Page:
Jeremy Sassoon is a former shrink who turned his back on medicine to become a singer and pianist. Born and raised in Manchester to a family of musicians, he worked as a psychiatrist for several years before opting to pursue his love of blues, soul and jazz. He splits his time between Manchester and London and has just released a new album, Jeremy Sassoon & Friends Live.
How did you get into music?
I started with the piano at five and was granted a scholarship to study at the Royal Northern College of Music aged eight. At this stage I also took up the trumpet and this was the start of an 11-year training in classical music on both instruments. After music college I was faced with a choice: study medicine or music at university. Almost on the toss of a coin I chose medicine and I trained and practised for 12 years before making a sudden and drastic U-turn – back to music.
Why the switch from medicine to music?
Medicine itself is one of the most rewarding jobs one can do. The issues are ones of politics, NHS funding, low morale and long hours. I was specialising in psychiatry where many of these issues were even more pronounced. Working within a tough system, there were few outlets for true creativity and I felt a whole side of me was being suffocated. I didn’t know at the time that music would turn out to be the right decision, but it was all I knew how to do, other than medicine.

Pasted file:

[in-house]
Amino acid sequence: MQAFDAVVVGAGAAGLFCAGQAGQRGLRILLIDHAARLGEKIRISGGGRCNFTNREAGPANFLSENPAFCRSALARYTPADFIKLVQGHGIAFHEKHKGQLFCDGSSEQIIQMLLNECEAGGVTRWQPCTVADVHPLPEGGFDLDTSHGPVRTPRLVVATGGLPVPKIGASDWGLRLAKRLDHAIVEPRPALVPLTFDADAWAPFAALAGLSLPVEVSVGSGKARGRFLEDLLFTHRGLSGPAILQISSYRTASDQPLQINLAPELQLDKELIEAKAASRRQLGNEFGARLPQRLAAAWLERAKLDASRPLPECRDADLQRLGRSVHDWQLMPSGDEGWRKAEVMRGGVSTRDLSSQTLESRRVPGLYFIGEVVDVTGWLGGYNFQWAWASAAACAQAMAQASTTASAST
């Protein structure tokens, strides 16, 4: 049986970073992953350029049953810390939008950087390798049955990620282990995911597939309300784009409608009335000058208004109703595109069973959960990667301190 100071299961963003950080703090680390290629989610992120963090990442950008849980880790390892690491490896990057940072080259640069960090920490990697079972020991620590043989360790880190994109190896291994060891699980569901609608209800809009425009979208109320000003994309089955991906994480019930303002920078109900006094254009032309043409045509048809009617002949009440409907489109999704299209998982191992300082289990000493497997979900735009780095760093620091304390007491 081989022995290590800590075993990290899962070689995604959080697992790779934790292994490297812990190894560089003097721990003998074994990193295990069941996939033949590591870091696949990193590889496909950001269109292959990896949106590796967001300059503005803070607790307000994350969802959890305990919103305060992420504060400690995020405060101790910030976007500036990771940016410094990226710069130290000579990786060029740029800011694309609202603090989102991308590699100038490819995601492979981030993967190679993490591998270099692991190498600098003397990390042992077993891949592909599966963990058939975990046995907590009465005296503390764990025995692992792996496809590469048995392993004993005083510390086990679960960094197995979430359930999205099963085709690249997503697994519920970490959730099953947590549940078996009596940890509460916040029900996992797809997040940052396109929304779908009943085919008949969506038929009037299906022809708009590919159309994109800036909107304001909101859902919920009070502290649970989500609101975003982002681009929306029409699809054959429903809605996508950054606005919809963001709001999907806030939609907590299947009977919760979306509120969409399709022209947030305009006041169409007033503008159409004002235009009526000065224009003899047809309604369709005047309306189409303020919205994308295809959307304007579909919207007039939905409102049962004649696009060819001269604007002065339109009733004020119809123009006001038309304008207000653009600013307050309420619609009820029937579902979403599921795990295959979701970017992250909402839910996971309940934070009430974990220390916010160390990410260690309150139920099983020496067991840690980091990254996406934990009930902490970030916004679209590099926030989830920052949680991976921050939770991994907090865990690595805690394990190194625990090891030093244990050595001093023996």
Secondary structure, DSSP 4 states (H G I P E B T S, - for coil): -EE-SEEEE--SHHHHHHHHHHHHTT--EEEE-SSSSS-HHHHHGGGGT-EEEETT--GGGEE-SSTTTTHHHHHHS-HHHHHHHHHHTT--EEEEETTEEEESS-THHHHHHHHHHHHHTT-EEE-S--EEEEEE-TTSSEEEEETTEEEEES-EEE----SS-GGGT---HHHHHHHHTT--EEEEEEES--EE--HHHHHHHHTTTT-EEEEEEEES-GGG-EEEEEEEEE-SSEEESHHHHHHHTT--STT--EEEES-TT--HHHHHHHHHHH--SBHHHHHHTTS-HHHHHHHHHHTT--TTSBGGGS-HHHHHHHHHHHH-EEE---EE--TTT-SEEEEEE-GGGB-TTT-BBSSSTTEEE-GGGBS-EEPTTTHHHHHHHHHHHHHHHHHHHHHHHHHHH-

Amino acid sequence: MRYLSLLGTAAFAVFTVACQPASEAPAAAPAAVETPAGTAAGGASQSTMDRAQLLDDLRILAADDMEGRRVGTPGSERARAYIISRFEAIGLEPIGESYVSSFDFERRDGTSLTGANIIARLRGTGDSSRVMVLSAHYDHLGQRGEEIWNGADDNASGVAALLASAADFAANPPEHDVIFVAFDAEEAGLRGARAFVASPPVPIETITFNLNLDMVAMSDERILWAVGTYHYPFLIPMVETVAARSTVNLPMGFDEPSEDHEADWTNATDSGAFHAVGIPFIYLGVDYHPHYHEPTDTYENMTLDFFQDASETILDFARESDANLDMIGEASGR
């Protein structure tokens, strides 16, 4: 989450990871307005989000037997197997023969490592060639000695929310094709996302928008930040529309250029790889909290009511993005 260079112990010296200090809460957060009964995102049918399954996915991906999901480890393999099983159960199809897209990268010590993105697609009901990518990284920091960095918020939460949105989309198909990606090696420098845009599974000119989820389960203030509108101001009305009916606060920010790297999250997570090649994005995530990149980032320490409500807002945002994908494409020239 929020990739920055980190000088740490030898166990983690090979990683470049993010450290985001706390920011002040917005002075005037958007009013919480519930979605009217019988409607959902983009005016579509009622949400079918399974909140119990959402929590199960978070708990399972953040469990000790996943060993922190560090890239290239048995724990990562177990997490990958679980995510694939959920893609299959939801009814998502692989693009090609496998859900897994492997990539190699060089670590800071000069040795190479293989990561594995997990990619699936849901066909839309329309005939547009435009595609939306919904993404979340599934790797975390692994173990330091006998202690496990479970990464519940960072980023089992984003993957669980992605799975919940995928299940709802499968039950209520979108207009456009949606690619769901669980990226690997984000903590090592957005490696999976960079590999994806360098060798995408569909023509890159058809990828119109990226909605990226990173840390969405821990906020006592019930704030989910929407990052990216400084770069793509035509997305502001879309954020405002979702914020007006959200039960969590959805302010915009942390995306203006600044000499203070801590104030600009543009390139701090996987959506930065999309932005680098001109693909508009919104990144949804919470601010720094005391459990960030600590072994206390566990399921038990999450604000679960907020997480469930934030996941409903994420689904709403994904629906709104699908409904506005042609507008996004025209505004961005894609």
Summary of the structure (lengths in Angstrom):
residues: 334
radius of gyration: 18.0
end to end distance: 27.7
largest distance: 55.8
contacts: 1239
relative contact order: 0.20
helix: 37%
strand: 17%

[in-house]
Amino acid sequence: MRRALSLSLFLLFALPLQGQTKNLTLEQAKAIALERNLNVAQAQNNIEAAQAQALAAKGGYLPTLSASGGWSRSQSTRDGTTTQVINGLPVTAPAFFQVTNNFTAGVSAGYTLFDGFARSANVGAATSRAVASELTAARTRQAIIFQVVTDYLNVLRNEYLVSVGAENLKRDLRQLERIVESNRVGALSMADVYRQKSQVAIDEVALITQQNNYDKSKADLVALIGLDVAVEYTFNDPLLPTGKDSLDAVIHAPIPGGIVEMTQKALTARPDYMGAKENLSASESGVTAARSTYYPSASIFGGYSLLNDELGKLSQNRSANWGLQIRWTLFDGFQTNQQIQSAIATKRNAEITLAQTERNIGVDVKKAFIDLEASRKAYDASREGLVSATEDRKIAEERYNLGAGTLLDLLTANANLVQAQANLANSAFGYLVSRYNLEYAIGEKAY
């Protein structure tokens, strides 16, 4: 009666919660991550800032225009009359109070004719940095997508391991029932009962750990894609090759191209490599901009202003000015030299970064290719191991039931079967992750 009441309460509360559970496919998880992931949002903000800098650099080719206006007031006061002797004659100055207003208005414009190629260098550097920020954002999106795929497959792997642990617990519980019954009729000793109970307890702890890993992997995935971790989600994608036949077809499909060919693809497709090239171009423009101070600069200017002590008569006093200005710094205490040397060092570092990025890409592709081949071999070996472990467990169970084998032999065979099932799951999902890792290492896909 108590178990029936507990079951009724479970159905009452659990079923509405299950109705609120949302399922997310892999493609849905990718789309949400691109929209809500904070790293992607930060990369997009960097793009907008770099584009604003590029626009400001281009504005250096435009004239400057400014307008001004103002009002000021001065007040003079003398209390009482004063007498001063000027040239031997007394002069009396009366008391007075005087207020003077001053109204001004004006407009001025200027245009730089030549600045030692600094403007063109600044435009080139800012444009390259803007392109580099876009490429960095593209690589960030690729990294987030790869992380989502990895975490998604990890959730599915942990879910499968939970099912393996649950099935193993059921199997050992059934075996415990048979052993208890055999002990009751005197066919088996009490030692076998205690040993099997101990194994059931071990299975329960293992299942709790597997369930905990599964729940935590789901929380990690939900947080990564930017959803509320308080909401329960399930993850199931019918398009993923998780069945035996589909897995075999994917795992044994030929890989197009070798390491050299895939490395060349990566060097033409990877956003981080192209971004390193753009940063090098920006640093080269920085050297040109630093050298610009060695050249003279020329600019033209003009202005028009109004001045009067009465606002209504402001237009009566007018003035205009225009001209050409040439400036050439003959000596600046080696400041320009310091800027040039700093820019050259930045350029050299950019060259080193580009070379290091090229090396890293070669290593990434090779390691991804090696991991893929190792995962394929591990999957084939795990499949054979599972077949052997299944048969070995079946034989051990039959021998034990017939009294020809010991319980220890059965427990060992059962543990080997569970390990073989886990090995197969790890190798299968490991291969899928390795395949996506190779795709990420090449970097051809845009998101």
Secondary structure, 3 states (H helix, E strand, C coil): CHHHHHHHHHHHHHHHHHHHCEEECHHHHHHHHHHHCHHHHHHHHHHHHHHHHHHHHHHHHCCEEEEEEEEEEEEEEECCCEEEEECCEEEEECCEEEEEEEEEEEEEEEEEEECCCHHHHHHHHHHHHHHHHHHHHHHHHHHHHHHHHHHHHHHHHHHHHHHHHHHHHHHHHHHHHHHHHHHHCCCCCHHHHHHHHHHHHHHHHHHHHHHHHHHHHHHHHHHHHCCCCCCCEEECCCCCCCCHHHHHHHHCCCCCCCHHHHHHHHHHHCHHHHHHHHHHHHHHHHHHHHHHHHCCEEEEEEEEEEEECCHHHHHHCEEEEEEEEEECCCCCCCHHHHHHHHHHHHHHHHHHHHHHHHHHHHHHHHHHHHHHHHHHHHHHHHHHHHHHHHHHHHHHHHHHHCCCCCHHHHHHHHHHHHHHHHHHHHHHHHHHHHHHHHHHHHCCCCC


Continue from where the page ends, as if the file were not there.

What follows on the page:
Did you ever think you’d made a mistake?
No, I never did. The feeling of freedom I experienced once I’d left full time employment in the system was something I couldn’t, and still can’t, put a price on. I still love medicine and psychiatry, but I belong professionally in the world of music.
What challenges did you face moving your focus from instruments to voice?
It was one of the hardest and scariest challenges I’ve ever faced. I was totally unaware I could sing. I’d never been a fan of singing in the shower, nor did I ever indulge in carpool karaoke. As a keyboard player and musical director, I was very focused on accompanying great singers. After nine years of working with jazz and gospel singer Paul Bentley, we recorded and released an album in 2010. With a diary full of bookings, we launched the album and five days later Paul announced he would never sing again for personal reasons. It was at that stage I realised my career was in jeopardy and “someone” was going to have to sing at our gigs. I realised it had to be me. I had already put together my Ray Charles Project, an 11 and 17-piece big band tribute to the music of Ray Charles with Paul singing, and I either had to front it as a singer/pianist or disband it. It had to be the former as I loved that show.
It was scary to re-invent myself in front of the Manchester musical world – everyone knew me as a keyboard player. I recorded and released my first album in 2011 and called it Coming Out. Now I can’t imagine being anything other than a singer/pianist and would never go back.
You’ve enjoyed several long-standing performing residencies. What are the benefits and disadvantages of long-term residencies?
I’ve always been a fan as they offer some stability for musicians. One gig every Tuesday is 52 gigs a year. One Sunday a month is 12 more. They’re also a great way to try out new material safely and to bring in different musicians to develop musical relationships. Done correctly they create a loyal fan base, and you have a fail-safe place to invite prospective clients to hear you on home soil. My longest residency – every Tuesday at Smiths Restaurant in Eccles – finished three weeks ago after 20 years. I’ve also held at least three other residencies for over 10 years each.